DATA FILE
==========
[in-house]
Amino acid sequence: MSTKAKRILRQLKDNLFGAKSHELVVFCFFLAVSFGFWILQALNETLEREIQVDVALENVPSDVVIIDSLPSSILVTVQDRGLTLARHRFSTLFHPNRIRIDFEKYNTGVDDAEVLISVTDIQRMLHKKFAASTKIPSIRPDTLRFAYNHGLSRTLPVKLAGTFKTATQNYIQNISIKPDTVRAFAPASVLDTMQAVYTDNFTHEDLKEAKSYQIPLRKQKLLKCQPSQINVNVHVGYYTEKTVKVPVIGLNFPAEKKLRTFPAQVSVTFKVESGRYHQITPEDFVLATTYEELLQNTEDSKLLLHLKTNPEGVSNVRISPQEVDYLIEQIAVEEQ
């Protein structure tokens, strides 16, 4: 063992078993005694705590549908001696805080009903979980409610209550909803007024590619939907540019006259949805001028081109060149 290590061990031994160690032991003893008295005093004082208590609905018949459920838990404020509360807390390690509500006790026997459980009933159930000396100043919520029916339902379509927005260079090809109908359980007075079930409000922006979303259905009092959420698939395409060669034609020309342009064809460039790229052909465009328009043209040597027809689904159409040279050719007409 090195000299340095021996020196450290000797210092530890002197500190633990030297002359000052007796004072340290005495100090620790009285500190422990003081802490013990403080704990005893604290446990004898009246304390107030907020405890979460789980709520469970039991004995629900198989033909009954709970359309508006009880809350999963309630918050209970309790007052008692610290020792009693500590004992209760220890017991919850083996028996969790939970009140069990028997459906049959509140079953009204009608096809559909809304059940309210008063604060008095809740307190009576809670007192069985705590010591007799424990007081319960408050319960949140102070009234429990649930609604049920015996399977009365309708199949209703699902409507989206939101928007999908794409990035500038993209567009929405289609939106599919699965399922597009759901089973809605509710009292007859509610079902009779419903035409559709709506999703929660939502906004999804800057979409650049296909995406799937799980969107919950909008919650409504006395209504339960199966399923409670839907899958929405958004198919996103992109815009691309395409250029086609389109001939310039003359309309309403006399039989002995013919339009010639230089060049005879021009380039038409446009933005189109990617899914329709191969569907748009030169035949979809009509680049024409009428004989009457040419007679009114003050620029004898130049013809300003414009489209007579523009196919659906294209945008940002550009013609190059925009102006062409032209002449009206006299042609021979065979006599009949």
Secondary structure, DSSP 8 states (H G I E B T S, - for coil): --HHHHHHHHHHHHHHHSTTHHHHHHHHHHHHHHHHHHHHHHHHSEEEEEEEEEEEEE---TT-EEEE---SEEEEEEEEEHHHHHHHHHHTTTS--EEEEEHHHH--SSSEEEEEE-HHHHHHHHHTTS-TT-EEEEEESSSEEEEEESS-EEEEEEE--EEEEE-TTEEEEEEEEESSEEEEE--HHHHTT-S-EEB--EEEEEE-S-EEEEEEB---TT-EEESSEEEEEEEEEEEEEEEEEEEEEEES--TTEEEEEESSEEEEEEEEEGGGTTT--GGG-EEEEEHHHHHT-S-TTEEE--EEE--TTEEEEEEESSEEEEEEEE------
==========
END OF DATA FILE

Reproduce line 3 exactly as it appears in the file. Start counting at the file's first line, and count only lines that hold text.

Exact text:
């Protein structure tokens, strides 16, 4: 063992078993005694705590549908001696805080009903979980409610209550909803007024590619939907540019006259949805001028081109060149 290590061990031994160690032991003893008295005093004082208590609905018949459920838990404020509360807390390690509500006790026997459980009933159930000396100043919520029916339902379509927005260079090809109908359980007075079930409000922006979303259905009092959420698939395409060669034609020309342009064809460039790229052909465009328009043209040597027809689904159409040279050719007409 090195000299340095021996020196450290000797210092530890002197500190633990030297002359000052007796004072340290005495100090620790009285500190422990003081802490013990403080704990005893604290446990004898009246304390107030907020405890979460789980709520469970039991004995629900198989033909009954709970359309508006009880809350999963309630918050209970309790007052008692610290020792009693500590004992209760220890017991919850083996028996969790939970009140069990028997459906049959509140079953009204009608096809559909809304059940309210008063604060008095809740307190009576809670007192069985705590010591007799424990007081319960408050319960949140102070009234429990649930609604049920015996399977009365309708199949209703699902409507989206939101928007999908794409990035500038993209567009929405289609939106599919699965399922597009759901089973809605509710009292007859509610079902009779419903035409559709709506999703929660939502906004999804800057979409650049296909995406799937799980969107919950909008919650409504006395209504339960199966399923409670839907899958929405958004198919996103992109815009691309395409250029086609389109001939310039003359309309309403006399039989002995013919339009010639230089060049005879021009380039038409446009933005189109990617899914329709191969569907748009030169035949979809009509680049024409009428004989009457040419007679009114003050620029004898130049013809300003414009489209007579523009196919659906294209945008940002550009013609190059925009102006062409032209002449009206006299042609021979065979006599009949």